Palo Alto Weekly 20th Annual Short Story
by Wendy Wu
My most common predicaments usually involve me stealing an apple, or a loaf of bread on the busy streets of San Francisco. The storekeepers don't see me, but every one in a while, I get myself caught. They usually hit me with a loaf of bread and scold me. But it's worth the punishment, and I tell myself; at least you got the food. I'd rather steal food than to starve to death on the alleys of the big city.
I guess I should tell you a little about myself. As you can guess, I live in the streets of San Francisco. It's quite busy by trade and everyday about ten schooners or boats come from a territory nearby, maybe Alaska, or Oregon, hauling lumber, coal, or salmon. I was always fascinated by ships, always dreamed of becoming a cabin boy, or learning how to navigate, but there was always one thing that stood in the way: my fear of water.
And because of water, I'll never sail any of the seven seas. Water ain't my only reason. Who'd want to take in an alley runt as an apprentice? I'm only nine years old, or so I look like it, and the orphans call me a scrawny runt. Everyday I live my life with the boys, stealing food, getting into trouble, running around the streets. "Mischief gets you nowhere, young'un," the shopkeepers would often shout to us.
But this is different. Much different. Out of all my situations I have never dared go near the water. But here I am, sitting below decks on the three-masted schooner, The Sailqueen , on the way to Alaska. I guess this is goodbye to the alley boys, the orphan runts, even the shopkeepers, because my dumb mistake is acquiring me a lifetime in Alaska.
"Alrighty, Hazel. Go in for a last check on cargo before we leave. We have to be sure there ain't anything wrong with the fish during our three month voyage."
One pair of footsteps drew nearer to my position. My heart raced faster and faster as the person approached, hoping I wouldn't be found out. I held my breath.
"Well, looky here," a soft voice whispered, as she heaved heavy barrels out of they way. My face was visible.
"Heh, a stowaway." Her face showed a sneer, like the type a poker player would have on after revealing a straight flush. "Best you make yourself useful 'cus the deckhands have already heaved the hawsers." The soft voice belonged to a girl who seemed about three or four years older than me. Despite the sneer, she had sparkling hazel eyes and mahogany hair in a thick braid. In her hair was a dirty red bandana. "Here. Let me help you out." She pulled me out of my hiding spot, and brought me to a room.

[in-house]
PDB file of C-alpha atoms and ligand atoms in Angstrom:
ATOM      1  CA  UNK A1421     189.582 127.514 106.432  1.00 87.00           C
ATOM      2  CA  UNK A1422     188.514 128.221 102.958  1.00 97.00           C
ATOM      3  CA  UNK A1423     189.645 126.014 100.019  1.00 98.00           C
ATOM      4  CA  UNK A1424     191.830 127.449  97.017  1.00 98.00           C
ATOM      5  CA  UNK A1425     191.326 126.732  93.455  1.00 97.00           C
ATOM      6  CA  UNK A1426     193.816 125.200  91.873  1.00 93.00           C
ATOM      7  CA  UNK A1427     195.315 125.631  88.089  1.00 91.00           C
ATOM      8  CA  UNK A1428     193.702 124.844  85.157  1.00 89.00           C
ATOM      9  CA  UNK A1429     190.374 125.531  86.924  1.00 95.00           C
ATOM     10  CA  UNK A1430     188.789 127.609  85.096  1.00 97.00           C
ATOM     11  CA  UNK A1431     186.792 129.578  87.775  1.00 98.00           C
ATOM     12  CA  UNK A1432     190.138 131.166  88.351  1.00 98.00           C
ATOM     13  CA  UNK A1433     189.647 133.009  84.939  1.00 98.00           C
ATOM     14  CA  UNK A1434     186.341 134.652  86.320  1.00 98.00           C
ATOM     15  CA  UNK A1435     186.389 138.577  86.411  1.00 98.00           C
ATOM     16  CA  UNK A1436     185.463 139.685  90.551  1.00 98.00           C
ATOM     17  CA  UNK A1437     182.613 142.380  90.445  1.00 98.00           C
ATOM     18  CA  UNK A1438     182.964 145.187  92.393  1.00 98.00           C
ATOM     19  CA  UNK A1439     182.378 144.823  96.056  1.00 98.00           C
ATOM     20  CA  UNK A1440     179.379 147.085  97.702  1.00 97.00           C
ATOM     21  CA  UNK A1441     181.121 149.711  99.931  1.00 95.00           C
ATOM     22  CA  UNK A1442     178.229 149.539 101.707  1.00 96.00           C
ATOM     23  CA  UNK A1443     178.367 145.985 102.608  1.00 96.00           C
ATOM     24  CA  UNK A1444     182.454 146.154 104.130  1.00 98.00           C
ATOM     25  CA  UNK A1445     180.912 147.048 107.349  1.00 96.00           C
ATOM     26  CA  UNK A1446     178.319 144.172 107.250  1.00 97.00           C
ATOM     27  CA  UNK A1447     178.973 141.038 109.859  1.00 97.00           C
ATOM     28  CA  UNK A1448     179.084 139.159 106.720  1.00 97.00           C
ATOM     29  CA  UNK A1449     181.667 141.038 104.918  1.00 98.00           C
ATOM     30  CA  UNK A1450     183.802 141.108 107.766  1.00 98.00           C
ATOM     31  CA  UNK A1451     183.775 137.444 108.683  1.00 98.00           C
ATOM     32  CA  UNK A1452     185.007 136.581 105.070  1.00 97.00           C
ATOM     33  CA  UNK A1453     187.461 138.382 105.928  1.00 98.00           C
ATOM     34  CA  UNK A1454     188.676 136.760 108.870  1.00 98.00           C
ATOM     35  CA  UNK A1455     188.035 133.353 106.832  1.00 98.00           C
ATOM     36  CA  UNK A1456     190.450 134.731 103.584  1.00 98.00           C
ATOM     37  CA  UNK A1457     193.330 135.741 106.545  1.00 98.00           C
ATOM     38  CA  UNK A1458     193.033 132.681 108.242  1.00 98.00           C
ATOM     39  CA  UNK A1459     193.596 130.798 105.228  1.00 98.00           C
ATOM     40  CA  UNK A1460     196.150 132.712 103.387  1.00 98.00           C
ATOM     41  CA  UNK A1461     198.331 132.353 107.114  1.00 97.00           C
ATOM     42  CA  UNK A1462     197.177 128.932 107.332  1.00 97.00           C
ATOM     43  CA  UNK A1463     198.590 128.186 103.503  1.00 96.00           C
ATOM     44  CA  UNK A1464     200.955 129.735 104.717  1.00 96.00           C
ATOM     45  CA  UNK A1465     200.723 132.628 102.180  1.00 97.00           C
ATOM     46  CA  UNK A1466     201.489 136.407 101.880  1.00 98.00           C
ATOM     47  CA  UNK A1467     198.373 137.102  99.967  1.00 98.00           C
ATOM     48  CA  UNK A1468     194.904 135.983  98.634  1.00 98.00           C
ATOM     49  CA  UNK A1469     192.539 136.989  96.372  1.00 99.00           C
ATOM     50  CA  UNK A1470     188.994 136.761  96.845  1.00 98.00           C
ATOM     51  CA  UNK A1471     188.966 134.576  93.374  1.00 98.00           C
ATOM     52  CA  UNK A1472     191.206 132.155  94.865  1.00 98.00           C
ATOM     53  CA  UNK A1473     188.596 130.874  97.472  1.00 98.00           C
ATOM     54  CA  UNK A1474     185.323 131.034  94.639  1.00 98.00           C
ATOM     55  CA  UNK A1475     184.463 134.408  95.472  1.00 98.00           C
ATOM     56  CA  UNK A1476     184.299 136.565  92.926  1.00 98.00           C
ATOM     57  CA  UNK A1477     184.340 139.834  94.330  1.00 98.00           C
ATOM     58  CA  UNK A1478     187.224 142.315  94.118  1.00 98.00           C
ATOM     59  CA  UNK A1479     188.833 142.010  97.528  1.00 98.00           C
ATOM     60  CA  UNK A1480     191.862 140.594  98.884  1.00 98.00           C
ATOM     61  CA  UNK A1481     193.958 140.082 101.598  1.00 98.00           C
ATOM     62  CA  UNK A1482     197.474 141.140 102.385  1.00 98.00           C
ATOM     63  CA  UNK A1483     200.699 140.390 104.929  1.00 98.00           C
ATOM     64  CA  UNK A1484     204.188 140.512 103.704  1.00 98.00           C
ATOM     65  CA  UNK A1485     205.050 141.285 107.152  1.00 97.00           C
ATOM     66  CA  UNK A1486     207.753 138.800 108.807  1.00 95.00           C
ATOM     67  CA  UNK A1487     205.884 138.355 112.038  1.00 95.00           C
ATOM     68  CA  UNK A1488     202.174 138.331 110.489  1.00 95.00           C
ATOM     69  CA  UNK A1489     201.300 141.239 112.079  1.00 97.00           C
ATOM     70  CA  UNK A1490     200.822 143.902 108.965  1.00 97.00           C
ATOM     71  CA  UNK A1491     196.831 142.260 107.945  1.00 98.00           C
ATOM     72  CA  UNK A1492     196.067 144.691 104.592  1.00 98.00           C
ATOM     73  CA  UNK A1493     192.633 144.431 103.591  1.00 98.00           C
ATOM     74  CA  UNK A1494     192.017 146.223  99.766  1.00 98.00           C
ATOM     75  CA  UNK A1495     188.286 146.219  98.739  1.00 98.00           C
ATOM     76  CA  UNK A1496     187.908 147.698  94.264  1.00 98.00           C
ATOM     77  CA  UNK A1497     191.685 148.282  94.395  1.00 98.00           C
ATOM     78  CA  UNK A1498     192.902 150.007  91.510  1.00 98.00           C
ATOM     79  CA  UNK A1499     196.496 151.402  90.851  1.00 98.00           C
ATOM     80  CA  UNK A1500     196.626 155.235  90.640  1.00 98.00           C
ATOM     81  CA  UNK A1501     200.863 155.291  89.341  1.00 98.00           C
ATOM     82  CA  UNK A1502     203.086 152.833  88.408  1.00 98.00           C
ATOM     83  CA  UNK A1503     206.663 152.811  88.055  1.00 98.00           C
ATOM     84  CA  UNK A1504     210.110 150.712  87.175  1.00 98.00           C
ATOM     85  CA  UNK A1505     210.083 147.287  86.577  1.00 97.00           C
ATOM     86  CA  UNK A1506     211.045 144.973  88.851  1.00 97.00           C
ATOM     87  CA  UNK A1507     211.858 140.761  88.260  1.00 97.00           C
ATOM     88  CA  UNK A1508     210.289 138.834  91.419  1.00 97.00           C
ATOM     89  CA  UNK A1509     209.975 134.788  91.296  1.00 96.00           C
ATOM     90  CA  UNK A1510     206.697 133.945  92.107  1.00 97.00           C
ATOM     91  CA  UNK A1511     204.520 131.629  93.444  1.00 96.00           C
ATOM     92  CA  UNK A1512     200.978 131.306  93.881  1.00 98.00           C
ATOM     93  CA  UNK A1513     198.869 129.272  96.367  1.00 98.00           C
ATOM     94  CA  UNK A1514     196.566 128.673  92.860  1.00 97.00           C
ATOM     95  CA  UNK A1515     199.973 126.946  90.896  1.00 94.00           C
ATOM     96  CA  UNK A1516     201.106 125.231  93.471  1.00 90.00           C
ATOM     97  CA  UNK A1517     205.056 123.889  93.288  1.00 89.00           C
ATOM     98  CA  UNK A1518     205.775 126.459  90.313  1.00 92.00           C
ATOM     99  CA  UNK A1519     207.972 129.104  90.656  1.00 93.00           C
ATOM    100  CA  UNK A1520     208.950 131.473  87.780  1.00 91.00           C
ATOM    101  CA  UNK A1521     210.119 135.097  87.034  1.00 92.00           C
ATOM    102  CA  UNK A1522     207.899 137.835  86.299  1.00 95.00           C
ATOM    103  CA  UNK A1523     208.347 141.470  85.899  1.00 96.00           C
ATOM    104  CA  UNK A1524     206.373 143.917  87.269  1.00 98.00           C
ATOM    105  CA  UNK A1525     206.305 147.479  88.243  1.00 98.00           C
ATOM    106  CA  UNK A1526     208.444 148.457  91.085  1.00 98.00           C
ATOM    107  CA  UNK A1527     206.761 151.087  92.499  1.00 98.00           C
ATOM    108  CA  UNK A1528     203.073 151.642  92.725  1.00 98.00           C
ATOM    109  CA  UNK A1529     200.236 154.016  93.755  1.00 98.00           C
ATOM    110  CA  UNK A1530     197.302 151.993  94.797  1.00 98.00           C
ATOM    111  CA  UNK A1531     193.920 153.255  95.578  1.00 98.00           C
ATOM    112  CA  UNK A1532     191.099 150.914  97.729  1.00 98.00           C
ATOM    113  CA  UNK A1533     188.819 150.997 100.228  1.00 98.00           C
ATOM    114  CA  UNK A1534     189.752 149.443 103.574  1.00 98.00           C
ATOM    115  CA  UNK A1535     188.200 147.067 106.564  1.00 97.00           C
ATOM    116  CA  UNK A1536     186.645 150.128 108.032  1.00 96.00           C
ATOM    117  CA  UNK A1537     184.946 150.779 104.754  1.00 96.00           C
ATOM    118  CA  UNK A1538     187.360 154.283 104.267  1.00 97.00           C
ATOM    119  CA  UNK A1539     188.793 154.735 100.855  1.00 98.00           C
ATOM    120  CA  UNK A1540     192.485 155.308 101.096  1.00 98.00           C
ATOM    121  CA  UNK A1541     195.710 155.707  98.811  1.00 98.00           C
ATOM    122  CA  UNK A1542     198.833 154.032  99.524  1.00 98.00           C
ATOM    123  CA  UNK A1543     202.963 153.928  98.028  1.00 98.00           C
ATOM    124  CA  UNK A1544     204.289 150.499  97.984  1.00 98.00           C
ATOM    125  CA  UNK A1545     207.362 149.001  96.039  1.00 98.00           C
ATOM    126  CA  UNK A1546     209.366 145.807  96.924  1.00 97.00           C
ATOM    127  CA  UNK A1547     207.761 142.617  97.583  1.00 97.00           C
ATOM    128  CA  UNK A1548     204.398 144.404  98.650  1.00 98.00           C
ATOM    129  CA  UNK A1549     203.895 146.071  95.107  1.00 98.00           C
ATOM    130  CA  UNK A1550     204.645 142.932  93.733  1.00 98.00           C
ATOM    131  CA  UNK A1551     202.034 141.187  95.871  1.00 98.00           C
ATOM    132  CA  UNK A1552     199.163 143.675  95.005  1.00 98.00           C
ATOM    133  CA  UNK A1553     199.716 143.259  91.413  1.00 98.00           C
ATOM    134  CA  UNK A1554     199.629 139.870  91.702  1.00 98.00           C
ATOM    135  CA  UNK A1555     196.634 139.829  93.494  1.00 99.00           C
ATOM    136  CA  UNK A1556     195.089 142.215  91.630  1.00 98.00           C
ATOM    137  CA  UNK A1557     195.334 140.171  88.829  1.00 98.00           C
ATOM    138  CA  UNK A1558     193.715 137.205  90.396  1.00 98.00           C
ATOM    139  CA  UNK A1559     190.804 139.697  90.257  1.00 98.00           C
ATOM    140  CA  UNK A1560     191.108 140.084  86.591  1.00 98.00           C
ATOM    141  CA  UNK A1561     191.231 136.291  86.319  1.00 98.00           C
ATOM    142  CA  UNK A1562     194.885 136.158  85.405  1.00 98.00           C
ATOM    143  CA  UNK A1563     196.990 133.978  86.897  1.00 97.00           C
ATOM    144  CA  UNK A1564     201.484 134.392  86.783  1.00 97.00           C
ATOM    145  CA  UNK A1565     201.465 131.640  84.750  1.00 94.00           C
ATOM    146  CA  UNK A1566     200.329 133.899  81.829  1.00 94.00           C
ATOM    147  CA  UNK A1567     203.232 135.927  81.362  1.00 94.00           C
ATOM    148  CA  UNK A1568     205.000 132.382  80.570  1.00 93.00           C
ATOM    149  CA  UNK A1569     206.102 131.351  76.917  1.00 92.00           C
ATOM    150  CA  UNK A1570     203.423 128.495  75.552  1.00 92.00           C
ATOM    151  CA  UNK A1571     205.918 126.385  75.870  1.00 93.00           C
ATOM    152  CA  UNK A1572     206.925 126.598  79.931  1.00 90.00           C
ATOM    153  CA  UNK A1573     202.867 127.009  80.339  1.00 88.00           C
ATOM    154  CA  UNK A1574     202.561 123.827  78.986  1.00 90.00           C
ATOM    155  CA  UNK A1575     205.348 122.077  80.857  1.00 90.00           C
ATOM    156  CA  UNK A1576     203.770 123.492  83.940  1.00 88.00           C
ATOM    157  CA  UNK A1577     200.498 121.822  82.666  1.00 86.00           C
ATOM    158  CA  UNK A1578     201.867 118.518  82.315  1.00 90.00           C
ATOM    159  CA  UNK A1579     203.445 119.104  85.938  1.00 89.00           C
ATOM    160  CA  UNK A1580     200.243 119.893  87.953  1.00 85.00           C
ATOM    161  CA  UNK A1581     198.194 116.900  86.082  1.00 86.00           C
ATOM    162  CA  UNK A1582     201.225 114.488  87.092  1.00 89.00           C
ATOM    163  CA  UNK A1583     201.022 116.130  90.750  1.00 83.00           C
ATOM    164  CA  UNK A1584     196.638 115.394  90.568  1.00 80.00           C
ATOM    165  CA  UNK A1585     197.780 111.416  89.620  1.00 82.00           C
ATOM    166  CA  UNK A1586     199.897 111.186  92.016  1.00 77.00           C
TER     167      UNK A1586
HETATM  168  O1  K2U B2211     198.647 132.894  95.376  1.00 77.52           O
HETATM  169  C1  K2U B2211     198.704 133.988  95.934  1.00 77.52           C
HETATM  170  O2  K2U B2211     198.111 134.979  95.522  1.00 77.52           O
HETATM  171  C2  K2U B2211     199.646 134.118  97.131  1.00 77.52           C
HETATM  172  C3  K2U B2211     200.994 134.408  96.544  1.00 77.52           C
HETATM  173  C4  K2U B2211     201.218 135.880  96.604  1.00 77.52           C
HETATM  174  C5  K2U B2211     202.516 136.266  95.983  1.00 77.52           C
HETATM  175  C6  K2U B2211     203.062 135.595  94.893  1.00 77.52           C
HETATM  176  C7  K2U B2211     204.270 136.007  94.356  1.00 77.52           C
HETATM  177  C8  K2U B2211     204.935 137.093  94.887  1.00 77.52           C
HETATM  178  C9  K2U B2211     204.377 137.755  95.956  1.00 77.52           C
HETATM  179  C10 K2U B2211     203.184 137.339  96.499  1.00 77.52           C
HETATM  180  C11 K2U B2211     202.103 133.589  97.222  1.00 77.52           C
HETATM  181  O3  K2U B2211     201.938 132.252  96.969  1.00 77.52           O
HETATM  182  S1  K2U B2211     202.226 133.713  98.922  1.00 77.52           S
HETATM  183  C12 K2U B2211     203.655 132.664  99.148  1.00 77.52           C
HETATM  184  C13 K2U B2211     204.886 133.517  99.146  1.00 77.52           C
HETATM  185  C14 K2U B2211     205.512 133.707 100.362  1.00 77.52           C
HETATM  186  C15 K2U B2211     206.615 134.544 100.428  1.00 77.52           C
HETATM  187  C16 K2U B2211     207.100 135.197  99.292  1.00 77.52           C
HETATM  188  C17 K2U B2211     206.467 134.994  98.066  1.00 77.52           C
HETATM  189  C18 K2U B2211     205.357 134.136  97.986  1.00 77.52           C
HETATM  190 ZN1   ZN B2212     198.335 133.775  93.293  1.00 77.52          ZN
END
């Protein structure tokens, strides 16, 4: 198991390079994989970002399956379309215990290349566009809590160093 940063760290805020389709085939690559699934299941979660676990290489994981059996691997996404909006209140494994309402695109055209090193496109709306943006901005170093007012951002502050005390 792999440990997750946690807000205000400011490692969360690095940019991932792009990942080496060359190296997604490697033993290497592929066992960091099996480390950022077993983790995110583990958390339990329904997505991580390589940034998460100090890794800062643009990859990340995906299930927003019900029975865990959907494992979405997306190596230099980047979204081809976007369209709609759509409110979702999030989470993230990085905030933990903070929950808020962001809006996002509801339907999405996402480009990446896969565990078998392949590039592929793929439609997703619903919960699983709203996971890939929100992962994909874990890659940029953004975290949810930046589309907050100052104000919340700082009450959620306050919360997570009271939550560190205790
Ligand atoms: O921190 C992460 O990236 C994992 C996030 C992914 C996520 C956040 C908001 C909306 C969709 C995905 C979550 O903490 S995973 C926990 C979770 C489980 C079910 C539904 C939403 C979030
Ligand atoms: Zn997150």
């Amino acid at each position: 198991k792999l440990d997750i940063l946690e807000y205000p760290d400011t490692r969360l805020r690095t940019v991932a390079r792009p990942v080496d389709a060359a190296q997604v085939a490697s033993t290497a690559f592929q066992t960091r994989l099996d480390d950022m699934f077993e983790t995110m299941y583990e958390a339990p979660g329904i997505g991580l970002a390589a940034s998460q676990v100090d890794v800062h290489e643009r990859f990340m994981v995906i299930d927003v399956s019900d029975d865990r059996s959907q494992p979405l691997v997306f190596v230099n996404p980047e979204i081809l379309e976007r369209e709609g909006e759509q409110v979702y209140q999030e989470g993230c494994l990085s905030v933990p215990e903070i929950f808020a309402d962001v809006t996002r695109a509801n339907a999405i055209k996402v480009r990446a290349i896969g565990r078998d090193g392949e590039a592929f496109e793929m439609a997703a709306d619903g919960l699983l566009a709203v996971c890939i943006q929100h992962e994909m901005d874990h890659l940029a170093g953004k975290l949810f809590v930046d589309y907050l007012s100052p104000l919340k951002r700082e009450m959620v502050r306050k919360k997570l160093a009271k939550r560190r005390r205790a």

"This is the captain's quarters, and this is the captain. You are to address him as Sir."
A buff looking man came out of a door in the corner. He had brown colored hair with a cap, honey colored eyes, and a beard. He looked slightly similar to the girl.
"Father, I bring you a stowaway."
"Hazel, on the ship you call me Sir."
"Aye," replied Hazel as she stepped out of the room. The man's attention turned to me.
"Since you stowed yourself away on my ship," he stated, "that makes you a member of my crew. I expect you to work like anyone else. And since Hazel found you, you will work for her in the galley," he declared, as he handed me a dirty red bandana like the one Hazel was wearing. "Keep this in your pocket. It symbolizes that you are my crew member."
"Yes, Sir" I said, trying to sound as confident as Hazel.
"That's an aye."
As I left the room, Hazel lead me to the galley. "I'm Hazel Bleak, by the way, daughter of the captain and assistant to the doctor." she said.
"I'm Luke Mostren," I responded. Thinking for a title, I quickly stammered, "I'm an alley orphan from the streets of San Francisco."
Hazel smiled. "I'm not native to this land, for I was born in Canada, but I visit San Francisco every year during the Alaskan Salmon Trade. Turns out the The Sailqueen is one of the top schooners in the business."
Hazel stopped, and said, "This is the Galley. Today you will work for Sandy, one of my assistants, and help prepare supper," she decided, and took me into the pantry as she hopped off below decks to where I was hiding before.
Sandy was a scrawny man with a fiery temper. He commanded me to put a log in the oven every fifteen minutes. I was also ordered to cut vegetables, but my flimsy fingers cut giant chunks for the stew that nobody could fit in their mouth. Under the constant swearing of Sandy, I learned that not everybody on the crew was as nice as Hazel, but I was soon to find out about her bittersweet personality and her evil punishments.